Max Neuhaus (1939 – 2009) was an American musician, composer and sound artist. Neuhaus produced the project Listen - a listener’s manifesto, organized from 1966 on in different formats: lecture, newspaper article, post card, self-adhesive sticker, poster, as well as sound walks in New York neighbourhoods.
Central European Network for Sonic Ecologies
Points of Reference
Current environmentally concerned sound art and science is in a similar situation that was resolved within the field of visual arts in the beginning of the 1990s. Since then the work of environmentally oriented artists was more or less recognised as a distinct movement in its own right. This open list is an attempt to bring together some names of people, initiatives and institutions approaching and thinking about sound in such a way that it resonates within the general critical environmental agenda of today. Not necessary it collides with musicians using field recordings as a material for their music composition, sound work, sound installations, radiophony etc. As well, the profession of artist or scientist is necessarily not conditional.
Curator, artist and researcher Mikel R. Nieto studied art in San Sebastian, Madrid and Barcelona. For years he has been deeply involved in phonographic practice and the resulting theory. He has given workshops in a number of cultural centres and universities. He forms part of the team behind the sound map of the Basque Country soinumapa.net, and Hots! Radio, as well as the Mediateletipos.net dissemination portal.
Jim Nollman (born 1947) is an American composer, conceptual artist, author of five books, and an environmental activist. He graduated from Tufts University in 1969. In 1973, he composed a Thanksgiving Day radio piece “Turkey Song”, that featured him singing and playing flutes with 300 tom turkeys. From that point forward, he began his lifelong pursuit of composing and recording "interspecies music" with other animals.
Martha Craven Nussbaum (born 1947) is an American philosopher and the current Ernst Freund Distinguished Service Professor of Law and Ethics at the University of Chicago, where she is jointly appointed in the law school and the philosophy department. She received her BA from NYU and her MA and PhD from Harvard. She has taught at Harvard, Brown, and Oxford Universities and is currently the Ernst Freund Distinguished Service Professor of Law and Ethics, appointed in the Department of Philosophy and the Law School.
Emeka Ogboh (born 1977) is a Nigerian sound and installation artist. He became interested in sound art during a media class at the 2008 Fayoum Winter Academy with Austrian multimedia artist Harald Scherz. Following this experience, Ogboh paid attention to the interaction of sounds in Lagos as compositions rather than individual voices. Ogboh compared the soundscapes to orchestra symphonies, with layered voices rather than strictly chaotic noise. He also appreciated the soundscape's ability to "transport the listener" and found the sound medium most engaging.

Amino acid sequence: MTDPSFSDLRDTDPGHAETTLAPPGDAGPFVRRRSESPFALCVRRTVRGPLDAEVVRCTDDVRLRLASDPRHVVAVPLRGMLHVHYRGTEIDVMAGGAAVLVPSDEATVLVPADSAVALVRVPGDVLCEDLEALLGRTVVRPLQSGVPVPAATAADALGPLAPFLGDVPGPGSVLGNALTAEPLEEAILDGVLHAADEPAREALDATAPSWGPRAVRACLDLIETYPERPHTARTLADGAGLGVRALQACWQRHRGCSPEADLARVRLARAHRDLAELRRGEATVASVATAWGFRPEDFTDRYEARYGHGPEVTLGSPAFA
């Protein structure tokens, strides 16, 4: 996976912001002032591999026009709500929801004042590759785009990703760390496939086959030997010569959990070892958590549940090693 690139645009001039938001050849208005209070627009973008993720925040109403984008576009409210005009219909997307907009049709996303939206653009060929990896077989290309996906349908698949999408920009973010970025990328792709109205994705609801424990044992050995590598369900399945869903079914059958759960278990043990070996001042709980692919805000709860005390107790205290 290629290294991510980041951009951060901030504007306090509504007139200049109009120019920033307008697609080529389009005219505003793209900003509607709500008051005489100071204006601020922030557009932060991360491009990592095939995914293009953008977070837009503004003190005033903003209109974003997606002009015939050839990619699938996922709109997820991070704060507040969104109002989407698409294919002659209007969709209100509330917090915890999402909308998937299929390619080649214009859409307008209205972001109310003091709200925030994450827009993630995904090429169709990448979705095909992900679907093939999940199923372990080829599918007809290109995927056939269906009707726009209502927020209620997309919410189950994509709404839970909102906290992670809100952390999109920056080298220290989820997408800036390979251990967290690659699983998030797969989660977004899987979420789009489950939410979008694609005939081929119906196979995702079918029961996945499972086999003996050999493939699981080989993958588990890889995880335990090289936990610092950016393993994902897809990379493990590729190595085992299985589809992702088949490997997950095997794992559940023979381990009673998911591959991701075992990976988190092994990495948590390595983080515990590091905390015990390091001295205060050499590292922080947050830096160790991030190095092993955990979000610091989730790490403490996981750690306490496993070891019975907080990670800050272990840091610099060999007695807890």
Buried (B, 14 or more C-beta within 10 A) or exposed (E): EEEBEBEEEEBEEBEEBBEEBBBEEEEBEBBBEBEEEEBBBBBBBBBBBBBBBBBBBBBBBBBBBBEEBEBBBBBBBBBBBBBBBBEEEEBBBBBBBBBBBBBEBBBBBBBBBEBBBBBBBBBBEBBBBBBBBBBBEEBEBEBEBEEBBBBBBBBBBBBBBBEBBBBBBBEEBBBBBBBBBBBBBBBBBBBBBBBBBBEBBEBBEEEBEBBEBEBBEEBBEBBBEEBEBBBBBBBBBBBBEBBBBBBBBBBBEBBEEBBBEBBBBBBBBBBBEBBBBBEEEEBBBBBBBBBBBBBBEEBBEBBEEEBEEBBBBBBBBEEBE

Maria Papadomanolaki is a transmission artist and composer based in Greece. Papadomanolaki has studied linguistics and literature at the Aristoteleion University of Thessaloniki before moving on to sound art and sound studies, having completed a PhD on the topic ‘Sonic Perceptual Ecologies’ at CRISAP, LCC, UAL. Her work and research focus on the role of sound in the way we engage with our environments, with memory, placemaking and perception.
Aki Pasoulas is a Senior Lecturer at the University of the Arts London, and at Middlesex University. His teaching includes courses on acoustics, psychoacoustics, electroacoustic composition, digital audio, and multi-channel sound. His doctoral research, supervised by Denis Smalley at City University London and funded by the Arts and Humanities Research Board (AHRB), investigated the listener’s experience and interpretation of time passing and the interrelationships among timescales in electroacoustic music.
Roger Searle Payne (1935) is an American biologist and environmentalist famous for the 1967 discovery (with Scott McVay) of whale song among humpback whales. Payne later became an important figure in the worldwide campaign to end commercial whaling. He spent the early years of his career studying echolocation in bats (and how their food, moths, avoid them) and auditory localization in owls.
Alejandra Perez Nuñez (Punta Arenas, 1972) is an independent artist and a member of a diverse group of practitioners and writers examining the electromagnetic environment in relation to post industrial economies. As a noise performer working with open source tools she participates in projects dealing with radio, connected performance and social science fiction. Her work is based on a decolonial methodological perspective: she uses sound as a device to critically investigate that which is imperceptible to the eye and hidden in contemporary capitalist narratives.
Cédric Peyronnet is a French sound artist. He is working since the ’90 around phonography (Field recordings, “sound hunting”…), soundscapes, using the principles of concrete, acousmatic, electroacoustic music. His work, whose main theme is the exploration of places by sound recording, listening and sound sculpting, takes form of compositions and sound pieces (CD, Vinyl … more than sixty references published since the ‘90), concerts, sound screenings and sound installations.